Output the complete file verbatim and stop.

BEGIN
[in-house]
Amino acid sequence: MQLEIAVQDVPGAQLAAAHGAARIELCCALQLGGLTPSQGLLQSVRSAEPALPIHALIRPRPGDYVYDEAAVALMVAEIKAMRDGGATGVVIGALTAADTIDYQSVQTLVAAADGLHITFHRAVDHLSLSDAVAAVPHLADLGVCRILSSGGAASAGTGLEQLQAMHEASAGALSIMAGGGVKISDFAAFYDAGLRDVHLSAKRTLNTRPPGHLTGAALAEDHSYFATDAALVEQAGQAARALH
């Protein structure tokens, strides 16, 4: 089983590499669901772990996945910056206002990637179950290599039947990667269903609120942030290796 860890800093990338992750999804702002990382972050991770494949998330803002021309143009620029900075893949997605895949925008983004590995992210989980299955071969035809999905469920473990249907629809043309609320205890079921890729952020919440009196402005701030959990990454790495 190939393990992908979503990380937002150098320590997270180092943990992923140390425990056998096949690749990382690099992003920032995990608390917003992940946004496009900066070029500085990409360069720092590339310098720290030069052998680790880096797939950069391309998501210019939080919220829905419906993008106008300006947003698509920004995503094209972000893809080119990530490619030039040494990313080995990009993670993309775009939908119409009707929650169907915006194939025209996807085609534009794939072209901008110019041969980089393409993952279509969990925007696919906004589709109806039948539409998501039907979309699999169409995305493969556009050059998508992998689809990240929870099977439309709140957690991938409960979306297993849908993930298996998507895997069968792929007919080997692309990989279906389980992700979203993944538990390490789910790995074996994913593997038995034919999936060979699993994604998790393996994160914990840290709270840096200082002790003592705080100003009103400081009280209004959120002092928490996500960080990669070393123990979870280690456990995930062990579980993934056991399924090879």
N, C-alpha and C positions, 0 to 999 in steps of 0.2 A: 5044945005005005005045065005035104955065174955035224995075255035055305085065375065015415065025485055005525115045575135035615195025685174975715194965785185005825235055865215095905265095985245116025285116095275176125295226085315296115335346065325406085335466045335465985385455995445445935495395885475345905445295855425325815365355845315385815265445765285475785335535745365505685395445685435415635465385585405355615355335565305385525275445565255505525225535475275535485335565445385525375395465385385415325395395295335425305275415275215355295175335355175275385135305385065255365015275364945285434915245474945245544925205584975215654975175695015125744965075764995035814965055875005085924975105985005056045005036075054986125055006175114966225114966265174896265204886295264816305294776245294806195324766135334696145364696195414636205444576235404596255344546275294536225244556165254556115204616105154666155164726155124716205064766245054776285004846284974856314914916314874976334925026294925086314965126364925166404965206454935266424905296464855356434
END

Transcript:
[in-house]
Amino acid sequence: MQLEIAVQDVPGAQLAAAHGAARIELCCALQLGGLTPSQGLLQSVRSAEPALPIHALIRPRPGDYVYDEAAVALMVAEIKAMRDGGATGVVIGALTAADTIDYQSVQTLVAAADGLHITFHRAVDHLSLSDAVAAVPHLADLGVCRILSSGGAASAGTGLEQLQAMHEASAGALSIMAGGGVKISDFAAFYDAGLRDVHLSAKRTLNTRPPGHLTGAALAEDHSYFATDAALVEQAGQAARALH
């Protein structure tokens, strides 16, 4: 089983590499669901772990996945910056206002990637179950290599039947990667269903609120942030290796 860890800093990338992750999804702002990382972050991770494949998330803002021309143009620029900075893949997605895949925008983004590995992210989980299955071969035809999905469920473990249907629809043309609320205890079921890729952020919440009196402005701030959990990454790495 190939393990992908979503990380937002150098320590997270180092943990992923140390425990056998096949690749990382690099992003920032995990608390917003992940946004496009900066070029500085990409360069720092590339310098720290030069052998680790880096797939950069391309998501210019939080919220829905419906993008106008300006947003698509920004995503094209972000893809080119990530490619030039040494990313080995990009993670993309775009939908119409009707929650169907915006194939025209996807085609534009794939072209901008110019041969980089393409993952279509969990925007696919906004589709109806039948539409998501039907979309699999169409995305493969556009050059998508992998689809990240929870099977439309709140957690991938409960979306297993849908993930298996998507895997069968792929007919080997692309990989279906389980992700979203993944538990390490789910790995074996994913593997038995034919999936060979699993994604998790393996994160914990840290709270840096200082002790003592705080100003009103400081009280209004959120002092928490996500960080990669070393123990979870280690456990995930062990579980993934056991399924090879």
N, C-alpha and C positions, 0 to 999 in steps of 0.2 A: 5044945005005005005045065005035104955065174955035224995075255035055305085065375065015415065025485055005525115045575135035615195025685174975715194965785185005825235055865215095905265095985245116025285116095275176125295226085315296115335346065325406085335466045335465985385455995445445935495395885475345905445295855425325815365355845315385815265445765285475785335535745365505685395445685435415635465385585405355615355335565305385525275445565255505525225535475275535485335565445385525375395465385385415325395395295335425305275415275215355295175335355175275385135305385065255365015275364945285434915245474945245544925205584975215654975175695015125744965075764995035814965055875005085924975105985005056045005036075054986125055006175114966225114966265174896265204886295264816305294776245294806195324766135334696145364696195414636205444576235404596255344546275294536225244556165254556115204616105154666155164726155124716205064766245054776285004846284974856314914916314874976334925026294925086314965126364925166404965206454935266424905296464855356434